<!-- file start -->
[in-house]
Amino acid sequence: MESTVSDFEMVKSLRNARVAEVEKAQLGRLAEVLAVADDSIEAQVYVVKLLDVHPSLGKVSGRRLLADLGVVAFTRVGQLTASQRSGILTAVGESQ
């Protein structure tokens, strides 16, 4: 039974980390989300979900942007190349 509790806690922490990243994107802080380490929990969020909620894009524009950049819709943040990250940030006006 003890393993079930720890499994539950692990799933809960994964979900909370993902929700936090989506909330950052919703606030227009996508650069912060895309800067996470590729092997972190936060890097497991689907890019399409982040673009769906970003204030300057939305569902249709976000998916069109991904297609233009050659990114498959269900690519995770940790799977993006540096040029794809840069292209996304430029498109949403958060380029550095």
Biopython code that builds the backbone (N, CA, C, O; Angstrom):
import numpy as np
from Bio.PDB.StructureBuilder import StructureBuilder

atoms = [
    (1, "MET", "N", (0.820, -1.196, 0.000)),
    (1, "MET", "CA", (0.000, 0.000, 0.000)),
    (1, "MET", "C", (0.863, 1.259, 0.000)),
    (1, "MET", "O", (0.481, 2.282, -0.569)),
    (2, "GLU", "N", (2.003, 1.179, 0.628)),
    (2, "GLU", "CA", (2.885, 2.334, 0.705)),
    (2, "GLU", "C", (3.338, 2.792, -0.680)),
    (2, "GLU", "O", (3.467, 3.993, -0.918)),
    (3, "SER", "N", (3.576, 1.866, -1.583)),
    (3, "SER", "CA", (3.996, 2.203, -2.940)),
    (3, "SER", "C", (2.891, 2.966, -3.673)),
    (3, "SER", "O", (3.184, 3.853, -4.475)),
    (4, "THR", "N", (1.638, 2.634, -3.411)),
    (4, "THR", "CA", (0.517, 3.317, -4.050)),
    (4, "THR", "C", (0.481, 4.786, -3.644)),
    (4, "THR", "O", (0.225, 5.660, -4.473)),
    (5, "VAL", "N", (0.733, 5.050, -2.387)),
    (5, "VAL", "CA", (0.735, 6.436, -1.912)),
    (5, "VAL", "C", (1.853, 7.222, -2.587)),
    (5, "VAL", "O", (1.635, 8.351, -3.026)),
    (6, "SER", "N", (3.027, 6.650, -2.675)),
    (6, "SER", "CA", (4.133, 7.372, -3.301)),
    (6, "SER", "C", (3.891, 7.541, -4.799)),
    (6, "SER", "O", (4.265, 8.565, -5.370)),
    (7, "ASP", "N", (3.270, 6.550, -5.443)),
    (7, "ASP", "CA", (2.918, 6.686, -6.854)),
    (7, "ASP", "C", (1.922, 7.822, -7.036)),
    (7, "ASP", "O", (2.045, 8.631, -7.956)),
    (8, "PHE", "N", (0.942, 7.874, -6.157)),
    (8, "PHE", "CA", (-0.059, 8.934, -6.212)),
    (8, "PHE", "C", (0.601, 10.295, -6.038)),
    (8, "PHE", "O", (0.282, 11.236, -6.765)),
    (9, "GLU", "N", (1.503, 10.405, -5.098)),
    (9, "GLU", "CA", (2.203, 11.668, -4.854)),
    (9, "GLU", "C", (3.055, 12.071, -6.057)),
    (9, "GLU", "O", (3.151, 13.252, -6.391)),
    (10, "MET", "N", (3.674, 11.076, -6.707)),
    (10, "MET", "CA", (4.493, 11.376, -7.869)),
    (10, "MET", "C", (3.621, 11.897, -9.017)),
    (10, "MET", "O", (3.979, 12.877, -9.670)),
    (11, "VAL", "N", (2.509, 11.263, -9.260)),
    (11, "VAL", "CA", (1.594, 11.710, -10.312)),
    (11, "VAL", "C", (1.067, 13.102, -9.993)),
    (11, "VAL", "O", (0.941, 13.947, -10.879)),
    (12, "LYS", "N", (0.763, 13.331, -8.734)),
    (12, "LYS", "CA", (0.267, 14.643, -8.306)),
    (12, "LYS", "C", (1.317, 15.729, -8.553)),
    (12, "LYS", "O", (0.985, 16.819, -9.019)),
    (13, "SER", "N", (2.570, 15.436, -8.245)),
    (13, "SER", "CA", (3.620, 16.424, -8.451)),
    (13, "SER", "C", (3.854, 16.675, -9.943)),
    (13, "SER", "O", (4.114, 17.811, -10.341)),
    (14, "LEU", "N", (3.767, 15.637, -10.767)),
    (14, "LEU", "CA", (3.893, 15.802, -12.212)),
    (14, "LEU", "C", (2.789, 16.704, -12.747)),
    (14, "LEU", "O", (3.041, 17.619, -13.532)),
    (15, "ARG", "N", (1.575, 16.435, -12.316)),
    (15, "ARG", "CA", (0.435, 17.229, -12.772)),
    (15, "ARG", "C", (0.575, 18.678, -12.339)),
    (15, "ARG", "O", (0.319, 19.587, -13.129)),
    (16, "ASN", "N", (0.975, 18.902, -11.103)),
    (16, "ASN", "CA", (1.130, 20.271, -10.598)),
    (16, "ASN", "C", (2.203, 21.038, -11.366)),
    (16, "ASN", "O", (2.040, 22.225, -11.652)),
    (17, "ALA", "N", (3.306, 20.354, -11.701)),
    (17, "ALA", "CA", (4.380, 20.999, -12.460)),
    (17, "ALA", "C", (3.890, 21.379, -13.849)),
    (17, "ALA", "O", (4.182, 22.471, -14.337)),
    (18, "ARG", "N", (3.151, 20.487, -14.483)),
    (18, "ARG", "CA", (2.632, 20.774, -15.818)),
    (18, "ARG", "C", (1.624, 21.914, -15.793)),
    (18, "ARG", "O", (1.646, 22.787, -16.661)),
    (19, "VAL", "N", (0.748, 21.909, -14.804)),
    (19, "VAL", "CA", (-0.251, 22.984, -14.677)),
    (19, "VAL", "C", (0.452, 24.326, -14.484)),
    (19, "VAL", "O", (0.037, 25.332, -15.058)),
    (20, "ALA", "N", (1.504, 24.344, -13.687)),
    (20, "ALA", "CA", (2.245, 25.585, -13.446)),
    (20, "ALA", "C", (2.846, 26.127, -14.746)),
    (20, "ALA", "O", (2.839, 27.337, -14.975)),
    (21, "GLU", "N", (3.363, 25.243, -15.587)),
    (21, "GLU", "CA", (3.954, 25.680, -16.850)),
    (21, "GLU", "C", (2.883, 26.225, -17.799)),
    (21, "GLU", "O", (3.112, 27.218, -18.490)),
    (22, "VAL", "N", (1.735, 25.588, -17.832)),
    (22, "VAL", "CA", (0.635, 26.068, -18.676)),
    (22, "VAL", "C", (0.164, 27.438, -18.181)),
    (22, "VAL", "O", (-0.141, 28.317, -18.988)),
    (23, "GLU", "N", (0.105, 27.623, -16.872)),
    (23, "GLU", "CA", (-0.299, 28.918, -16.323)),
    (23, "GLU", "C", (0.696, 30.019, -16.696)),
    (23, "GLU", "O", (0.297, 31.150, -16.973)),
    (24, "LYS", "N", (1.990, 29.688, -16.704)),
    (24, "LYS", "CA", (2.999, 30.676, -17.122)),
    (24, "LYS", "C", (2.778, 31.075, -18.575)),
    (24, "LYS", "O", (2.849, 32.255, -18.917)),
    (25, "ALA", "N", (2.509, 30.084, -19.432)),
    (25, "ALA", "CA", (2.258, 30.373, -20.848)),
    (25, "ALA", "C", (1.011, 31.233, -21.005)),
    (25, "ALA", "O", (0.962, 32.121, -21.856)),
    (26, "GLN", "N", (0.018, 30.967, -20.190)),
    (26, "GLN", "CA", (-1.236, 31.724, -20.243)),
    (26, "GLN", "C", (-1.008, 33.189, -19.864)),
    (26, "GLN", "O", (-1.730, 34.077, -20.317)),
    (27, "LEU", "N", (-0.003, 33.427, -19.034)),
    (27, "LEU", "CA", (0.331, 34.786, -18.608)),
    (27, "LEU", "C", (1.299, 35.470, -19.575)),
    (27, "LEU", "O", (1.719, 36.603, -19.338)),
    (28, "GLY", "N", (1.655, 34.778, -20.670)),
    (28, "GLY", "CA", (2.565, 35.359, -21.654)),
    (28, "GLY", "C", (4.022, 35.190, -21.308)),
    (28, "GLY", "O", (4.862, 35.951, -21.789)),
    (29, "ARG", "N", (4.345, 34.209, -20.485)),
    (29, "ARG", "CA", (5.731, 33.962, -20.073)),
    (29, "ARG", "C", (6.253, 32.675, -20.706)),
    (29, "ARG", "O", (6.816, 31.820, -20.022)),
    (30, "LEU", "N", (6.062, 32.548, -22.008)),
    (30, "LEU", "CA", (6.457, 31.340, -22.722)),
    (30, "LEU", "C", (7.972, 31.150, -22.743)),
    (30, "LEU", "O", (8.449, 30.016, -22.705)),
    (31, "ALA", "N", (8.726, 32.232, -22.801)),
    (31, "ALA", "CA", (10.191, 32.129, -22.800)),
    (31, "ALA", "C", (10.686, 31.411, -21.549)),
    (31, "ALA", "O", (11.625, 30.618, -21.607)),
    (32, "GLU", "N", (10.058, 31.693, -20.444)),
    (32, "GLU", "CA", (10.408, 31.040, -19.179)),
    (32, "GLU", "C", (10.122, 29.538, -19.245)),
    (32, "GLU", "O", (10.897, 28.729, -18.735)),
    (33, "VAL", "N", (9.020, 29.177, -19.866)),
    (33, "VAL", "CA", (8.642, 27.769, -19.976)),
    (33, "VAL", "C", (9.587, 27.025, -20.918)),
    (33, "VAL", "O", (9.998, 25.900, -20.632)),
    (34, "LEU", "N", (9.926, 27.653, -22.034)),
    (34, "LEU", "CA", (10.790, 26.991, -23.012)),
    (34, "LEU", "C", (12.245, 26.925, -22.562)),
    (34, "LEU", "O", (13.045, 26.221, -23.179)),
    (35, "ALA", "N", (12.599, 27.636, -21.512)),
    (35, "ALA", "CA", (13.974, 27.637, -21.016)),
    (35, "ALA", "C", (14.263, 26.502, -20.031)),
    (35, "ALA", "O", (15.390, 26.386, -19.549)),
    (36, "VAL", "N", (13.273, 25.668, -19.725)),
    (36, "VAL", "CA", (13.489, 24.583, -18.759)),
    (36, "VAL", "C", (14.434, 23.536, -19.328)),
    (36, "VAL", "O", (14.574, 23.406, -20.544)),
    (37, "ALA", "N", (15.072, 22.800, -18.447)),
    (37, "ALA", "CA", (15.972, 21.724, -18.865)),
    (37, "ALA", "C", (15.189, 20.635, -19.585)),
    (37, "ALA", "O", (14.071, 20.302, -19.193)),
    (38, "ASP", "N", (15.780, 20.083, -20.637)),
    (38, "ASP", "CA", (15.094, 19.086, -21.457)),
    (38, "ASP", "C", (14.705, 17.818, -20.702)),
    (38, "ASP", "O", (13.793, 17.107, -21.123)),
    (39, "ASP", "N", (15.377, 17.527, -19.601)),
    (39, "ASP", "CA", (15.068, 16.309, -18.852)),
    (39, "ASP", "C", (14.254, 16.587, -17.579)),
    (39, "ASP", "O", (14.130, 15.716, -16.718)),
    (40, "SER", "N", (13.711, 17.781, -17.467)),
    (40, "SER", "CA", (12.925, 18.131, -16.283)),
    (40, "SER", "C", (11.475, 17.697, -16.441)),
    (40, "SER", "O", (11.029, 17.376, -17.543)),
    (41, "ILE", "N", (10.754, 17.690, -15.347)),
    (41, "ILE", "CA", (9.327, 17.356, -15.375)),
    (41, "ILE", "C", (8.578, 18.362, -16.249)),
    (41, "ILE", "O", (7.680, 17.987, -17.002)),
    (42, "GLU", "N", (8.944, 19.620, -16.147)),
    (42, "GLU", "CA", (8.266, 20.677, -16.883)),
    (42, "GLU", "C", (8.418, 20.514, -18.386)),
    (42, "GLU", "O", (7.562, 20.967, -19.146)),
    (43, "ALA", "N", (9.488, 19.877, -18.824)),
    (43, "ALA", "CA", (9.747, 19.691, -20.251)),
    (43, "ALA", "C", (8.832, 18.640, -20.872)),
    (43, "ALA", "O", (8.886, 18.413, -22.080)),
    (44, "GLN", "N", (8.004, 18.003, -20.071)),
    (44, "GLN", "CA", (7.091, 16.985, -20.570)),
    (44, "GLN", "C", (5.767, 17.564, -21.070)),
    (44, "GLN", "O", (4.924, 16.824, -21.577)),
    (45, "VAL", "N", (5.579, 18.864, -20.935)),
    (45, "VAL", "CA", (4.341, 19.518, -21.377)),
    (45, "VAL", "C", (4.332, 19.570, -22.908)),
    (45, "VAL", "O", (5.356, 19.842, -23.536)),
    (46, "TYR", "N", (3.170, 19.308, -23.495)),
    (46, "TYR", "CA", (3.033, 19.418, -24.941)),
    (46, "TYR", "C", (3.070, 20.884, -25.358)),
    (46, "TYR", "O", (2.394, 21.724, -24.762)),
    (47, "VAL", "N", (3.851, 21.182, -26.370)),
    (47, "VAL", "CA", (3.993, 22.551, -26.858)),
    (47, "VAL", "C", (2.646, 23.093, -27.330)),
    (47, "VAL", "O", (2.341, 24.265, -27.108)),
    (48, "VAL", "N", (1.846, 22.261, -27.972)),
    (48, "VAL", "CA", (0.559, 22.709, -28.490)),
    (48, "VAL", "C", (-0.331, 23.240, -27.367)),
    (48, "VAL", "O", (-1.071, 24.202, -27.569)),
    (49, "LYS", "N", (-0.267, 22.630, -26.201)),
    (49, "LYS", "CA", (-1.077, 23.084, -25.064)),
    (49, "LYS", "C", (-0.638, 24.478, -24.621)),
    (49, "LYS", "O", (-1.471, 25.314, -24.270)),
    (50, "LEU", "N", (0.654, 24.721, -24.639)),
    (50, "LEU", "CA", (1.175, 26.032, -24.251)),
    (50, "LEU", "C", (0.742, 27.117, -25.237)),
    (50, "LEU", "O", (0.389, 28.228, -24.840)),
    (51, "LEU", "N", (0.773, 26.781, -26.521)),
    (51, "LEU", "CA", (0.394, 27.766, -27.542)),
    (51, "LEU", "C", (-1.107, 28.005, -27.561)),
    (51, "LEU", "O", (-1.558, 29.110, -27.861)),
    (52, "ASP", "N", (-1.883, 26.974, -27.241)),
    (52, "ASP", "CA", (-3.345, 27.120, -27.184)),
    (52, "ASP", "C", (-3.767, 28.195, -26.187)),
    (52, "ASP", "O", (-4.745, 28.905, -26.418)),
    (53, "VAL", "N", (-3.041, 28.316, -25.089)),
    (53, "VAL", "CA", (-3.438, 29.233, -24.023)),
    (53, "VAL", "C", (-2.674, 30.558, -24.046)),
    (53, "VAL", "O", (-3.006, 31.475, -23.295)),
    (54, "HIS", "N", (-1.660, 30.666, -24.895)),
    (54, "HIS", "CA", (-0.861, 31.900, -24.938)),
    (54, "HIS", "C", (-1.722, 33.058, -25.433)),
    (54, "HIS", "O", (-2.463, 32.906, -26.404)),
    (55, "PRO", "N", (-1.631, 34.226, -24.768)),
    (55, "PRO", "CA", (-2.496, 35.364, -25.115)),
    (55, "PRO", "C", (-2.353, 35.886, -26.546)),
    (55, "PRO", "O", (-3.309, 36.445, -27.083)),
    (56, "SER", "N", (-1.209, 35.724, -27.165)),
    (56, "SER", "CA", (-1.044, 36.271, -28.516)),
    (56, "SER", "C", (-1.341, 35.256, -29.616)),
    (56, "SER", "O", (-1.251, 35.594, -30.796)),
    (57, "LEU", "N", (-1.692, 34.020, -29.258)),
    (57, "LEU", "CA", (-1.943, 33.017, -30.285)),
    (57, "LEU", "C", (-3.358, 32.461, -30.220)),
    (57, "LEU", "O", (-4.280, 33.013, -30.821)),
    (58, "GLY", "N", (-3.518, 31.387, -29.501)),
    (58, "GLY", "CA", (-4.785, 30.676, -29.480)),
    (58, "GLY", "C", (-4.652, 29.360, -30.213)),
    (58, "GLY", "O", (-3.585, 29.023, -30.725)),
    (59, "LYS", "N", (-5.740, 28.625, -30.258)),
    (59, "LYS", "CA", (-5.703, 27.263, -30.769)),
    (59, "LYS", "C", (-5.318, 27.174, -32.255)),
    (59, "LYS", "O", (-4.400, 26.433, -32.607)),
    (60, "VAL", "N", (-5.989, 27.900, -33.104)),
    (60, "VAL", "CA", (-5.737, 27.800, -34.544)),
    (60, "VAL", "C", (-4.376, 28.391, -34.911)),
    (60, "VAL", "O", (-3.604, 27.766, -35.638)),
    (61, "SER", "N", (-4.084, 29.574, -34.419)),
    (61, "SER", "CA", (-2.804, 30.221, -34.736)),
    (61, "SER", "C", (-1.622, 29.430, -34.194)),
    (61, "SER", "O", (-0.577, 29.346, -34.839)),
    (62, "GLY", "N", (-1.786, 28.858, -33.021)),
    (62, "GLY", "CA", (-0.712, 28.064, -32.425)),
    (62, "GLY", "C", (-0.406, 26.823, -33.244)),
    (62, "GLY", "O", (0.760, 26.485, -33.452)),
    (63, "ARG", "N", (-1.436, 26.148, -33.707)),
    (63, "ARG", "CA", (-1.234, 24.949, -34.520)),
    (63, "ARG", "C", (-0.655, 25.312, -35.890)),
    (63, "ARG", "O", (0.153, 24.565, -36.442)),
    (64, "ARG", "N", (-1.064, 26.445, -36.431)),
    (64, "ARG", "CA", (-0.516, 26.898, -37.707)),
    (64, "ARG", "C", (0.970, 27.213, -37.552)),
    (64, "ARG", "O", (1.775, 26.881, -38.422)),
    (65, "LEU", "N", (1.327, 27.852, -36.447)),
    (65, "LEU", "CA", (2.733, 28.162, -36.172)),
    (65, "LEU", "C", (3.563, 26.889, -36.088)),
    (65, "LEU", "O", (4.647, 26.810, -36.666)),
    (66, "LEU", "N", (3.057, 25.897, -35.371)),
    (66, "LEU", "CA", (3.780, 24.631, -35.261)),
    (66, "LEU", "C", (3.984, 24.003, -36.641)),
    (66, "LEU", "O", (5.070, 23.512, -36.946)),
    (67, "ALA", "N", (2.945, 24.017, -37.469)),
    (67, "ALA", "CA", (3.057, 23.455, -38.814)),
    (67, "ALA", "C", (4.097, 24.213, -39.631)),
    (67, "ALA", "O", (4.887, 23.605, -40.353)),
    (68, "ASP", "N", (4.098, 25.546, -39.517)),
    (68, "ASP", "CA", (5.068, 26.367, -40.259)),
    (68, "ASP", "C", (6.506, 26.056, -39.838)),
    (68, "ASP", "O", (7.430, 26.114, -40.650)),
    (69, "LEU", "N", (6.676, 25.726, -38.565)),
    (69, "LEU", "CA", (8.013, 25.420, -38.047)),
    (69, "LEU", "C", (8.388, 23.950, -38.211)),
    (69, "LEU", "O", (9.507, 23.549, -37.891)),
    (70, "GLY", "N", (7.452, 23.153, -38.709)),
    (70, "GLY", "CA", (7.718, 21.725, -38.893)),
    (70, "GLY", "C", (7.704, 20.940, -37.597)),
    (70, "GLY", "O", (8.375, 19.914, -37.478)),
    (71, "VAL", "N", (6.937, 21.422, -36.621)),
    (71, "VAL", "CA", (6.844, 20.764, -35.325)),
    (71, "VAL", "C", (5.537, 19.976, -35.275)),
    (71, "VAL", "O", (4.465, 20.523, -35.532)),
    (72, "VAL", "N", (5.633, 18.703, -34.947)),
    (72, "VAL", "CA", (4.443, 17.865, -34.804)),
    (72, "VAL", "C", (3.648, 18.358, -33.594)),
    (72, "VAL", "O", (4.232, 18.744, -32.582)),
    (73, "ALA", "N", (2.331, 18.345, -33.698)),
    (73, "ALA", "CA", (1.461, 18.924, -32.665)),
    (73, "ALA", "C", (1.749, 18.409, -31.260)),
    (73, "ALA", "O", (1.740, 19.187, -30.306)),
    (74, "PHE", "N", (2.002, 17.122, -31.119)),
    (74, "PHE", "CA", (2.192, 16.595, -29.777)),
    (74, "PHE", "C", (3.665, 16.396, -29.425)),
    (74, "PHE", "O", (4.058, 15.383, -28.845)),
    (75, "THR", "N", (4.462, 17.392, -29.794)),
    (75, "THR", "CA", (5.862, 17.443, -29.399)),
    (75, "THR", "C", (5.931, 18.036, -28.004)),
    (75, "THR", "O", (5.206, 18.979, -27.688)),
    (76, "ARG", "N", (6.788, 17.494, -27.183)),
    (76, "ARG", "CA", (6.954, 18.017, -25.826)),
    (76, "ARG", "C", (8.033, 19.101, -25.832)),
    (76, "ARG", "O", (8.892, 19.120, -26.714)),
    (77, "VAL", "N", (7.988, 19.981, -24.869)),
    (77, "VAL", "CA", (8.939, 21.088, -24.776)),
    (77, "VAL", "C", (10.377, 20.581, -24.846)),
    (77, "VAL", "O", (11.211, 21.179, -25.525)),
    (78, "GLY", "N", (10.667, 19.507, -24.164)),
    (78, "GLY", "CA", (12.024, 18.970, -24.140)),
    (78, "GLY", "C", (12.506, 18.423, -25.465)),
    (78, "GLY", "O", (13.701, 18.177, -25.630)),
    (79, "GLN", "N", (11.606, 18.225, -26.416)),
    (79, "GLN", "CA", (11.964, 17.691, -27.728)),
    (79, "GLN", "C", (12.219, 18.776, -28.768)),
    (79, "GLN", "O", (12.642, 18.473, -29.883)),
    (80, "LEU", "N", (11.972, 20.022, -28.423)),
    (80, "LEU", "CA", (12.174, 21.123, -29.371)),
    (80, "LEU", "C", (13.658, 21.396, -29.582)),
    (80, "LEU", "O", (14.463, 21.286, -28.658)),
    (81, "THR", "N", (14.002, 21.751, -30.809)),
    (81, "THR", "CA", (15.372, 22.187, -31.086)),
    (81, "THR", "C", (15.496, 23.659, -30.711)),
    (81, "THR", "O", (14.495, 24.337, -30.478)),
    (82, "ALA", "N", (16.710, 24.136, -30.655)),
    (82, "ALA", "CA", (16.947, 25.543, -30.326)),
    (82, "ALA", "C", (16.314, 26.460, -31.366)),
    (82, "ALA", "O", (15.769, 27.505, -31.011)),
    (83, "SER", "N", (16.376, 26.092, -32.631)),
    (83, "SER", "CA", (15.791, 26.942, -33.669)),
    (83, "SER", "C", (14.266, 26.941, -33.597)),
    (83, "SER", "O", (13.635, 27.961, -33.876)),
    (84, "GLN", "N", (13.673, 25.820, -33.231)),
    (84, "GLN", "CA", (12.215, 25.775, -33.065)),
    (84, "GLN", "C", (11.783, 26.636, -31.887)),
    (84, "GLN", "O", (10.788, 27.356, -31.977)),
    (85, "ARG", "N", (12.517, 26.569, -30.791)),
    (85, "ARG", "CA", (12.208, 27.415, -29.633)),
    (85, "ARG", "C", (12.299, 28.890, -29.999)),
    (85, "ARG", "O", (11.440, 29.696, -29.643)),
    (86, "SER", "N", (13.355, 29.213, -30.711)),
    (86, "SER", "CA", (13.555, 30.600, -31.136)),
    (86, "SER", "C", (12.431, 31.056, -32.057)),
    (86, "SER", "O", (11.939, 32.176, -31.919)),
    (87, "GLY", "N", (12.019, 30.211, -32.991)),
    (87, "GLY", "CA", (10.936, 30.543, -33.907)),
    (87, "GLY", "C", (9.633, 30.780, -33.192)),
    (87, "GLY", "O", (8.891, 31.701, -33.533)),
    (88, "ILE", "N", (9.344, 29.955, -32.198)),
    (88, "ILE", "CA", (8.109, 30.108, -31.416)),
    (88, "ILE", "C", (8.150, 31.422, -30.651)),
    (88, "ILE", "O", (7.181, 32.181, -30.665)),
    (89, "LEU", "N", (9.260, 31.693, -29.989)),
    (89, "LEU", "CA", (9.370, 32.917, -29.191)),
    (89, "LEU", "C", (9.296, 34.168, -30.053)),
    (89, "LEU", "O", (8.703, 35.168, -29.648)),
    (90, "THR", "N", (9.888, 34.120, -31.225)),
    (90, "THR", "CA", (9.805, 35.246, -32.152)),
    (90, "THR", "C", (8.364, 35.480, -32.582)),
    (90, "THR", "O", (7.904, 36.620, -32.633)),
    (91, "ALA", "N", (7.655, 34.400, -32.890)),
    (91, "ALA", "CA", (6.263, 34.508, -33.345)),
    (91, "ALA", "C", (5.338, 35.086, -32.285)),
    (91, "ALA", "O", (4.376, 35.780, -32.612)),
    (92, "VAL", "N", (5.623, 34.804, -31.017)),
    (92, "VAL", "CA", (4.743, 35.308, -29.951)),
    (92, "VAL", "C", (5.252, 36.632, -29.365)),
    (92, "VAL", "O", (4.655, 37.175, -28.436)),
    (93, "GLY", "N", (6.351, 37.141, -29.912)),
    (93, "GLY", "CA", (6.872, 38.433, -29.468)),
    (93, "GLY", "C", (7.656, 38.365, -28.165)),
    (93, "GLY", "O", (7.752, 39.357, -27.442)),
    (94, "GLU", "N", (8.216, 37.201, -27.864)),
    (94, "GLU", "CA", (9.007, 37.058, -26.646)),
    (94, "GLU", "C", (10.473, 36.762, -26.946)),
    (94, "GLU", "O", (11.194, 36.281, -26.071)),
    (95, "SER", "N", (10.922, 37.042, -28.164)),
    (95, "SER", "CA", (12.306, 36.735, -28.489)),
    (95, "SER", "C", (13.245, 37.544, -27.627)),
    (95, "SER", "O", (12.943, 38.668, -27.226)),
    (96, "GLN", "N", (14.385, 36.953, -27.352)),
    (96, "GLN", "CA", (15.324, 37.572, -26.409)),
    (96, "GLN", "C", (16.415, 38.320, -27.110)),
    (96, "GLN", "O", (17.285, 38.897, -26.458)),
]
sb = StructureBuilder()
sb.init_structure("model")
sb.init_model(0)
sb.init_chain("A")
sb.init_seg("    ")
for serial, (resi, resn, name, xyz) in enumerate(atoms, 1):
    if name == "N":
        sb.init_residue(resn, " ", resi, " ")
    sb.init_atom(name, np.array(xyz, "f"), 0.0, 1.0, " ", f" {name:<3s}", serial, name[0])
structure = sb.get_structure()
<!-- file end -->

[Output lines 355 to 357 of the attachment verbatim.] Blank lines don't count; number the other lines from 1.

    (87, "GLY", "O", (8.891, 31.701, -33.533)),
    (88, "ILE", "N", (9.344, 29.955, -32.198)),
    (88, "ILE", "CA", (8.109, 30.108, -31.416)),